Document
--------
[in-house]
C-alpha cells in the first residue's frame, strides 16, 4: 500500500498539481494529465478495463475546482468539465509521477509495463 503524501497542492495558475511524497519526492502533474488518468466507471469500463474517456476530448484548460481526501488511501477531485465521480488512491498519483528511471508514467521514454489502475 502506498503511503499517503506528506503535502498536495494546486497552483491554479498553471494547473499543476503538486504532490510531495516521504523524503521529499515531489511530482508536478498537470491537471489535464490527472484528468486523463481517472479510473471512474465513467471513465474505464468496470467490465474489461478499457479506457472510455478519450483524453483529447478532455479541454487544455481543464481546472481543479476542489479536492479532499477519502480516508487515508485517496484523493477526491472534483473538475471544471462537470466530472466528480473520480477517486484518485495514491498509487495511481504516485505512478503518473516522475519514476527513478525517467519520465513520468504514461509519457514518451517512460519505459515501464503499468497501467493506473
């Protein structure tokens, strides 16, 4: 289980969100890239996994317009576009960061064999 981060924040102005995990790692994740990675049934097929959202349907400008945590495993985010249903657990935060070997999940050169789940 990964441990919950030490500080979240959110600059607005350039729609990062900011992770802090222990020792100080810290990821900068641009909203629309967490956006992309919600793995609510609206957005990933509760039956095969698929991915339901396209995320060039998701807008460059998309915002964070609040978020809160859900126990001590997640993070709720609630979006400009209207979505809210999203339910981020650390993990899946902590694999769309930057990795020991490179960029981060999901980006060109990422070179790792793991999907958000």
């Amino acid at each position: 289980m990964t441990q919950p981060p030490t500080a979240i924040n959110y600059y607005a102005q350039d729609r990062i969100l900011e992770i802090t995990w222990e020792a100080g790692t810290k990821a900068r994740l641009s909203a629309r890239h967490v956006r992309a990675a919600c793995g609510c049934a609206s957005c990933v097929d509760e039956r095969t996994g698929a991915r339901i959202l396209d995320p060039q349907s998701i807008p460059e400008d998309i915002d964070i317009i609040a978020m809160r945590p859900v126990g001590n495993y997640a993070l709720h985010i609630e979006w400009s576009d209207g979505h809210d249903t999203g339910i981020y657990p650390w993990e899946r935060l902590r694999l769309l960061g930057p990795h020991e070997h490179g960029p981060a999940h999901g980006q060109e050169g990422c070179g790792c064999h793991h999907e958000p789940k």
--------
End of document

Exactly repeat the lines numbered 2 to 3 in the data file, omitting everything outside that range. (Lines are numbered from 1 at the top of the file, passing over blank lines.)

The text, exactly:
C-alpha cells in the first residue's frame, strides 16, 4: 500500500498539481494529465478495463475546482468539465509521477509495463 503524501497542492495558475511524497519526492502533474488518468466507471469500463474517456476530448484548460481526501488511501477531485465521480488512491498519483528511471508514467521514454489502475 502506498503511503499517503506528506503535502498536495494546486497552483491554479498553471494547473499543476503538486504532490510531495516521504523524503521529499515531489511530482508536478498537470491537471489535464490527472484528468486523463481517472479510473471512474465513467471513465474505464468496470467490465474489461478499457479506457472510455478519450483524453483529447478532455479541454487544455481543464481546472481543479476542489479536492479532499477519502480516508487515508485517496484523493477526491472534483473538475471544471462537470466530472466528480473520480477517486484518485495514491498509487495511481504516485505512478503518473516522475519514476527513478525517467519520465513520468504514461509519457514518451517512460519505459515501464503499468497501467493506473
């Protein structure tokens, strides 16, 4: 289980969100890239996994317009576009960061064999 981060924040102005995990790692994740990675049934097929959202349907400008945590495993985010249903657990935060070997999940050169789940 990964441990919950030490500080979240959110600059607005350039729609990062900011992770802090222990020792100080810290990821900068641009909203629309967490956006992309919600793995609510609206957005990933509760039956095969698929991915339901396209995320060039998701807008460059998309915002964070609040978020809160859900126990001590997640993070709720609630979006400009209207979505809210999203339910981020650390993990899946902590694999769309930057990795020991490179960029981060999901980006060109990422070179790792793991999907958000």